Time is the issue. Time spent on the re-recording stage is more expensive than time spent in the editing suite. According to Hoehn, the average mix is afforded one week per hour of content. “You’re talking about 10 hours of content mixed in 10 weeks. The industry has taken on this survivalist sound mentality of ‘we have a week to get through this.’ And so we ask ourselves, ‘what’s high-yield and what’s low-yield?’ That’s how we prioritize elements in the mix. The filmmakers care about music and sound effects, so we’re balancing what they want to focus on with trying to encourage them to focus on dialogue for a while.”
Part of a dialogue editor’s responsibilities include cleaning up the dialogue, but what if that was expanded to include improving intelligibility as well – so that they take a pass at the dialogue ahead of the mixer, perhaps while listening to it on TV speakers? “If we’re not going to get more time on the mixing stage to address these things, whose responsibilities can we rethink to help with this problem?” asked Hoehn. “We think the dialogue editor is an obvious next choice for that, considering these are people who aren’t going to have the clients sitting behind their shoulders. And a lot of times, dialogue editors are already on headphones. So why not have a system where they can play the dialogue through a TV and check the intelligibility? And if the dialogue editor hears any problems, then they fix it there.”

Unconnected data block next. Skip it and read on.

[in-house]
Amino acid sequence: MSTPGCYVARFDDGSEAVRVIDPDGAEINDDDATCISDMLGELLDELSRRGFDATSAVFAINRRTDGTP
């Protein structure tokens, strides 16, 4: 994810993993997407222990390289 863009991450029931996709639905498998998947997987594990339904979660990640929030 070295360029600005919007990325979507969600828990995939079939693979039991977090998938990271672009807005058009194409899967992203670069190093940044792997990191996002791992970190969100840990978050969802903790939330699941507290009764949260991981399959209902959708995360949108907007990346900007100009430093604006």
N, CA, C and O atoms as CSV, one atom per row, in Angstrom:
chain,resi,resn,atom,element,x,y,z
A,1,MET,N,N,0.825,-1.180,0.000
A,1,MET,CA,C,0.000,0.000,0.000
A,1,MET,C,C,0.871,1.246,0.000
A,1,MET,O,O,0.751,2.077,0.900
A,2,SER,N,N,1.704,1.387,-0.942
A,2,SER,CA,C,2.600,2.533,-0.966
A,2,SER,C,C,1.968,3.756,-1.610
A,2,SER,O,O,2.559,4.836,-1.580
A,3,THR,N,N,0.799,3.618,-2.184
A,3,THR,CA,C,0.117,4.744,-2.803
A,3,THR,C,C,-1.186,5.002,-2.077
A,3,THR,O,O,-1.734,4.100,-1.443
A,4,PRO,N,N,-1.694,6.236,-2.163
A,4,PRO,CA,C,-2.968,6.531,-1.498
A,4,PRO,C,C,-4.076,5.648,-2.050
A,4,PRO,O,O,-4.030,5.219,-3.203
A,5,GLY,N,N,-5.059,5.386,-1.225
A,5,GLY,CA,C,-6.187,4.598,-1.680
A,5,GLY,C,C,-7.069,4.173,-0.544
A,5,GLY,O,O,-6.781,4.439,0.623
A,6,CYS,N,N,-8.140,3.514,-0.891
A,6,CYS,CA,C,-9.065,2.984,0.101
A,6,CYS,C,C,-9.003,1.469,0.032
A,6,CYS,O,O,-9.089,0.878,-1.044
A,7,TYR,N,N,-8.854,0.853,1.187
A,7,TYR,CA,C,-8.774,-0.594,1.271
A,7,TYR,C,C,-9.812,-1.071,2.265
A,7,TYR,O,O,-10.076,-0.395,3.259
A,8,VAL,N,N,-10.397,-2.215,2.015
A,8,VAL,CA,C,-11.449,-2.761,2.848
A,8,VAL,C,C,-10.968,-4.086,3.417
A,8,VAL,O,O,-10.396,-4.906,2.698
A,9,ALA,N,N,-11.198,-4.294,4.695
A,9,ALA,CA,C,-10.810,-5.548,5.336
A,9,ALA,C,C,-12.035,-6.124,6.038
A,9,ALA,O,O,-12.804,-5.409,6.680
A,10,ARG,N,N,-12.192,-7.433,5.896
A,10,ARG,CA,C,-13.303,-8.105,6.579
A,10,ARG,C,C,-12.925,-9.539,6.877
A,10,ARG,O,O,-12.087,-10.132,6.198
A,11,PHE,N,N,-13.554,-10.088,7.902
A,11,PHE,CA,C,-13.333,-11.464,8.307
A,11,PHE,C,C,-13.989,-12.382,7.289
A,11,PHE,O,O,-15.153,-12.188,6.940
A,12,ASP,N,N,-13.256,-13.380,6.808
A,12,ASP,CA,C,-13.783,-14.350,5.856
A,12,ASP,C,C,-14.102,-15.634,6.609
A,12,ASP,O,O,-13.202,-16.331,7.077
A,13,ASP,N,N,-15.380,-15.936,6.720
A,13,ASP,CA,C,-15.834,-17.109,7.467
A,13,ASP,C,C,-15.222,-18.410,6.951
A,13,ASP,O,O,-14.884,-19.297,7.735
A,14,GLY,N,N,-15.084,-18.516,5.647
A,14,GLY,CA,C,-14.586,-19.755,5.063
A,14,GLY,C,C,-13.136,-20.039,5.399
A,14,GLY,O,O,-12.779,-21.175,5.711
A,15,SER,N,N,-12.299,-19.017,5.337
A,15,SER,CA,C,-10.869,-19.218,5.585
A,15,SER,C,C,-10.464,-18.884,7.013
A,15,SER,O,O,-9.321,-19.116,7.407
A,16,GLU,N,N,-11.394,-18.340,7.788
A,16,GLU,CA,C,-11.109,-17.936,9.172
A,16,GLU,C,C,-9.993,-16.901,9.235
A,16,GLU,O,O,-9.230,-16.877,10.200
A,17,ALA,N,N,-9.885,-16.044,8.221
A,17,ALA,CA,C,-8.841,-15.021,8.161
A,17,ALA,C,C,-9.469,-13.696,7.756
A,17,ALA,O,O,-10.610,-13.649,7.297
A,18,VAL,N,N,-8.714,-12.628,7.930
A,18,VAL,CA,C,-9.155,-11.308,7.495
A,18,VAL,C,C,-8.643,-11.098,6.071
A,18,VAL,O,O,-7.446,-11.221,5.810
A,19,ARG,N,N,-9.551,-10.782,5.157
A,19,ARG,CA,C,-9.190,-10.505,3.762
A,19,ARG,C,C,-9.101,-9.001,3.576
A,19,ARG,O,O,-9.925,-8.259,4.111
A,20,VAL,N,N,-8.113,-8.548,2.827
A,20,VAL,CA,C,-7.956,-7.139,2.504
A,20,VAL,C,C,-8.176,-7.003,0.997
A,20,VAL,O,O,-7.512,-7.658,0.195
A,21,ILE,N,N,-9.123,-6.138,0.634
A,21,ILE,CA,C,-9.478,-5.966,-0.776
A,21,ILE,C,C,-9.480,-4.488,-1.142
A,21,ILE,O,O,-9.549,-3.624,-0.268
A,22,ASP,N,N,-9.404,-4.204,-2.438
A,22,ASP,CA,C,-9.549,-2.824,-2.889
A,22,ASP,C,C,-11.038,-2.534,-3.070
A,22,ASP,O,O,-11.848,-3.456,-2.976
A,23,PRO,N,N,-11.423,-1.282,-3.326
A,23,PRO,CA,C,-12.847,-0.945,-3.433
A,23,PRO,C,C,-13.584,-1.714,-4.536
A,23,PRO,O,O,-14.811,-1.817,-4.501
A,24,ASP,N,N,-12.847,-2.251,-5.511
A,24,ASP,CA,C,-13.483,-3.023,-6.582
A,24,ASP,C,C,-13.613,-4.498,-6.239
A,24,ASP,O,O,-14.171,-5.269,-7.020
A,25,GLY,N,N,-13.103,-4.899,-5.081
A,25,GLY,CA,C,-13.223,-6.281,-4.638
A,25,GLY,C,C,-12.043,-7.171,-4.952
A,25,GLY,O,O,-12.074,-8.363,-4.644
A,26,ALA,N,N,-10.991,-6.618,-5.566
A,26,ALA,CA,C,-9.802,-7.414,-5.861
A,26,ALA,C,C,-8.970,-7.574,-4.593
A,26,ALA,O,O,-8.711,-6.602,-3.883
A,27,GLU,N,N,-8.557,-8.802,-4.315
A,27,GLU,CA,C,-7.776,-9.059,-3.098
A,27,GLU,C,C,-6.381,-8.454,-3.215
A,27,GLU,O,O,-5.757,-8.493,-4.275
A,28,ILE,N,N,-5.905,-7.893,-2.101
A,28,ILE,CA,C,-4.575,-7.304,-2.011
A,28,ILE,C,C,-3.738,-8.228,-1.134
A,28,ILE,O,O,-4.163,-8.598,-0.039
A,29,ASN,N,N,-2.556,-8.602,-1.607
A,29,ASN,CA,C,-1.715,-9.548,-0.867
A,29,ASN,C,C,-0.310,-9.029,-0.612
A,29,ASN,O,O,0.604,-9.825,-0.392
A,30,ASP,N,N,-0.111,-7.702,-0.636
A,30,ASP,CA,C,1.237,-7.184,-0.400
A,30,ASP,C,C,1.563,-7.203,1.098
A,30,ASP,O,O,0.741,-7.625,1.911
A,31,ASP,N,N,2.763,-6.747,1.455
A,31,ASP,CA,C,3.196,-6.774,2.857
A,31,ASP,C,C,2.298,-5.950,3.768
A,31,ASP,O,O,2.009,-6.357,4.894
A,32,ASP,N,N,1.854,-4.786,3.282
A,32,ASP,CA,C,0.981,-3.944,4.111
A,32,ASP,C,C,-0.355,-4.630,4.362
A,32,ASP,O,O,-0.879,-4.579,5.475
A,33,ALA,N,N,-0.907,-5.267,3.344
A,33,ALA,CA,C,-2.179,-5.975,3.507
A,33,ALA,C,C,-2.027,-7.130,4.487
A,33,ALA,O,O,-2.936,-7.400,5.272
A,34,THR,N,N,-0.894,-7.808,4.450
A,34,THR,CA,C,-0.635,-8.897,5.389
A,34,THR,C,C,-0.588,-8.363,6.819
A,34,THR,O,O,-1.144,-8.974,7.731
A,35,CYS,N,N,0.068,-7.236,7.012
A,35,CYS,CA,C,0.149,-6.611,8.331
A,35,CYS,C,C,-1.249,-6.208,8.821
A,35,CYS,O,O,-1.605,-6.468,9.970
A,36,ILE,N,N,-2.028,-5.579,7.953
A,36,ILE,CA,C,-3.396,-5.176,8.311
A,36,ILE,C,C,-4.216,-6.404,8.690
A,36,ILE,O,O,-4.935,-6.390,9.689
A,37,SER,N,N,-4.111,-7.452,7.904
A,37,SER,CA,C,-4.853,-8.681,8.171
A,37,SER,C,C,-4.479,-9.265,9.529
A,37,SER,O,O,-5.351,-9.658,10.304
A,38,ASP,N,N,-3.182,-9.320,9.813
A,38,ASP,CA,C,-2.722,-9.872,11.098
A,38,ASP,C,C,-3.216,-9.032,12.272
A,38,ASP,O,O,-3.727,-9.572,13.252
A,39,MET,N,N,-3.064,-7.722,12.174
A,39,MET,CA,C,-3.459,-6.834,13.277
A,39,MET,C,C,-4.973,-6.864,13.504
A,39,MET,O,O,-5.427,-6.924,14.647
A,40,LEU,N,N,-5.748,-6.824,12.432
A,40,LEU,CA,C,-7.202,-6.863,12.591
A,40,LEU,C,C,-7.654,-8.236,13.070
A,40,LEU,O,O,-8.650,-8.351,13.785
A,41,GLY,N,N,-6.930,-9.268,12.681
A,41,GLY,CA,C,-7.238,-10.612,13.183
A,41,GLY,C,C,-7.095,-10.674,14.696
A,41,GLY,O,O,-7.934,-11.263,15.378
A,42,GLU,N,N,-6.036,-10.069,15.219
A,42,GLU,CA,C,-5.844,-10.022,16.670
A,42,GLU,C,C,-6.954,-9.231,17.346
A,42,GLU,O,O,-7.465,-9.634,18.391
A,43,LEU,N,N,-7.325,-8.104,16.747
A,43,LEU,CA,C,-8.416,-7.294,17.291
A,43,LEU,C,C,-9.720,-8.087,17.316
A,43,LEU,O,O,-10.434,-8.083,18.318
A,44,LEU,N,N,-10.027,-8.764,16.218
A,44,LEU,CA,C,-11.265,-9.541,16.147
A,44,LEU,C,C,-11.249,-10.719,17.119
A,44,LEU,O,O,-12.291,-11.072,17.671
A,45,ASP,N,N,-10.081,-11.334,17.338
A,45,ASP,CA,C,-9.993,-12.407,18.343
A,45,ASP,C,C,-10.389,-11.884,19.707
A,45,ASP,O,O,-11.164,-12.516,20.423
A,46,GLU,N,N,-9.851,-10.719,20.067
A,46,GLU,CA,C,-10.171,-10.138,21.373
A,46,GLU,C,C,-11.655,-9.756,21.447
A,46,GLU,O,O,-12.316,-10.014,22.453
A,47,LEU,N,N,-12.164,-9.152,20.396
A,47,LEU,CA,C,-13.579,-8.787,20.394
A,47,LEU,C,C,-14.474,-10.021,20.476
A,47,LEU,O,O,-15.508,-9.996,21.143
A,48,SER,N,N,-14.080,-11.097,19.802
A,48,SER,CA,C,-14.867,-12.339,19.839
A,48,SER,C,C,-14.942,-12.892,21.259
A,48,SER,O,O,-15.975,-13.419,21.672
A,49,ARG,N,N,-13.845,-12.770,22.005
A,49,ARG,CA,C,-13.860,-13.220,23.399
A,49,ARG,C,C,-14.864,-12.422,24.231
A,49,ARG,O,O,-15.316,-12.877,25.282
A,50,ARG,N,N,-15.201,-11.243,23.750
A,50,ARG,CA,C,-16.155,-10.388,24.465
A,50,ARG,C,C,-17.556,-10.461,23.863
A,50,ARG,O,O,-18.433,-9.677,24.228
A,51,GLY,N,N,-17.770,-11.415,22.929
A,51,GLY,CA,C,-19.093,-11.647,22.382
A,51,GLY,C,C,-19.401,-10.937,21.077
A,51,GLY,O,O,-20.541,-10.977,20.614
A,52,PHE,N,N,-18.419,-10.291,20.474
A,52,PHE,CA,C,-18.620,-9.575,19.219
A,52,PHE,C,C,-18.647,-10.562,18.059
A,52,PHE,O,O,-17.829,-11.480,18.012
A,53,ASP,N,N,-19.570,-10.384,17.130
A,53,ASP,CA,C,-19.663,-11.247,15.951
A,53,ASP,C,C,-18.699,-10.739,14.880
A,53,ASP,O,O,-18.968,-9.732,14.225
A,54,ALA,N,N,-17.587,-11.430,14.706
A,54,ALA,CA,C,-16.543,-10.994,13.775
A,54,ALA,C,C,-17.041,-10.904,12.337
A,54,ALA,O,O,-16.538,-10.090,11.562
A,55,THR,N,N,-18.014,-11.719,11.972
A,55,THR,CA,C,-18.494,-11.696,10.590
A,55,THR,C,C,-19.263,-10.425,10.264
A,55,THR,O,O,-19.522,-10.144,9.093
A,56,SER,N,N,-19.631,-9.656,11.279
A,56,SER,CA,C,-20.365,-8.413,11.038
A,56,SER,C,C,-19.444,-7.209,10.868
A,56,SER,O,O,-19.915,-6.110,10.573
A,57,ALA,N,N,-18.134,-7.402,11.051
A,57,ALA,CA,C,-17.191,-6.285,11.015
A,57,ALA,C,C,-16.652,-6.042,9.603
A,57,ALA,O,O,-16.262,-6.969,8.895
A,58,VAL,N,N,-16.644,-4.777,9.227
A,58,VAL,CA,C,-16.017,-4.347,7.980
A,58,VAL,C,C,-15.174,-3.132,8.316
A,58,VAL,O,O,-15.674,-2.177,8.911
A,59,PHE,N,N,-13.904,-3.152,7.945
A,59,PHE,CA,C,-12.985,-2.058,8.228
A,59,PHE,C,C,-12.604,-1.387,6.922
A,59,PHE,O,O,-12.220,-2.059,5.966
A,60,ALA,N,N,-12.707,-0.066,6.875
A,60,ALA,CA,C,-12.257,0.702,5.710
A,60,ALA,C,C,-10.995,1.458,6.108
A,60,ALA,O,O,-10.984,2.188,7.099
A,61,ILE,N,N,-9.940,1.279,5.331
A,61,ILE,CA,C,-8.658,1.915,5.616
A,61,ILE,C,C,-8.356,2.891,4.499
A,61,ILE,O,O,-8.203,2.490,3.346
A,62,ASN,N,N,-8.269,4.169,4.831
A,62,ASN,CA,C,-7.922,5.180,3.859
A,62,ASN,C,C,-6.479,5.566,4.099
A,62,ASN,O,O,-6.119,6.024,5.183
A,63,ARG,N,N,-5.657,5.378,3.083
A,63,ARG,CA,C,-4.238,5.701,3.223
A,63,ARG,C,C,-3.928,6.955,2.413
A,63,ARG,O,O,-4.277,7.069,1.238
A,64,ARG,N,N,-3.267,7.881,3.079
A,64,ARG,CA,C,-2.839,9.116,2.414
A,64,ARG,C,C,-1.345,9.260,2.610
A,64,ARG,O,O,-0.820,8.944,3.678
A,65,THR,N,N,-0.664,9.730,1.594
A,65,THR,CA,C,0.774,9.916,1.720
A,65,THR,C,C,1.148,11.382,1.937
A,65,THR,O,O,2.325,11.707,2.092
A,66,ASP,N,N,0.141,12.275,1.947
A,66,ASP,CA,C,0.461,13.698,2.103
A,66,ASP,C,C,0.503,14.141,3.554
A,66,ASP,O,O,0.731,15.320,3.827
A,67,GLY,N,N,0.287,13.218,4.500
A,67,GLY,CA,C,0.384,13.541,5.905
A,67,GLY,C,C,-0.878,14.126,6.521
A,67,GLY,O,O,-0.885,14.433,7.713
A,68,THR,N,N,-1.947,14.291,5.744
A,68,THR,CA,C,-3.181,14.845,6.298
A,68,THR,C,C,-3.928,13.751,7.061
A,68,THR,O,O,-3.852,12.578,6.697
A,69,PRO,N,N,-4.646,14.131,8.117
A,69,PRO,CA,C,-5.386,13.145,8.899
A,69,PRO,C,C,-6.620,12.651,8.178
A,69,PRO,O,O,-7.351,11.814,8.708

Stateman clarified, “The separation between editor and mixer is something well worth discussing in the coming years. The creative issues are solvable by examining and refining the process. In terms of the union classifications, we really have to think about the future of editor-mixer. So rather than saying ‘the dialogue editor is now responsible for clarity,’ it’s really, ‘the dialogue editor keeps the chain of custody through the pre-mixing process’ and either becomes a mixer or works with a more qualified mixer.”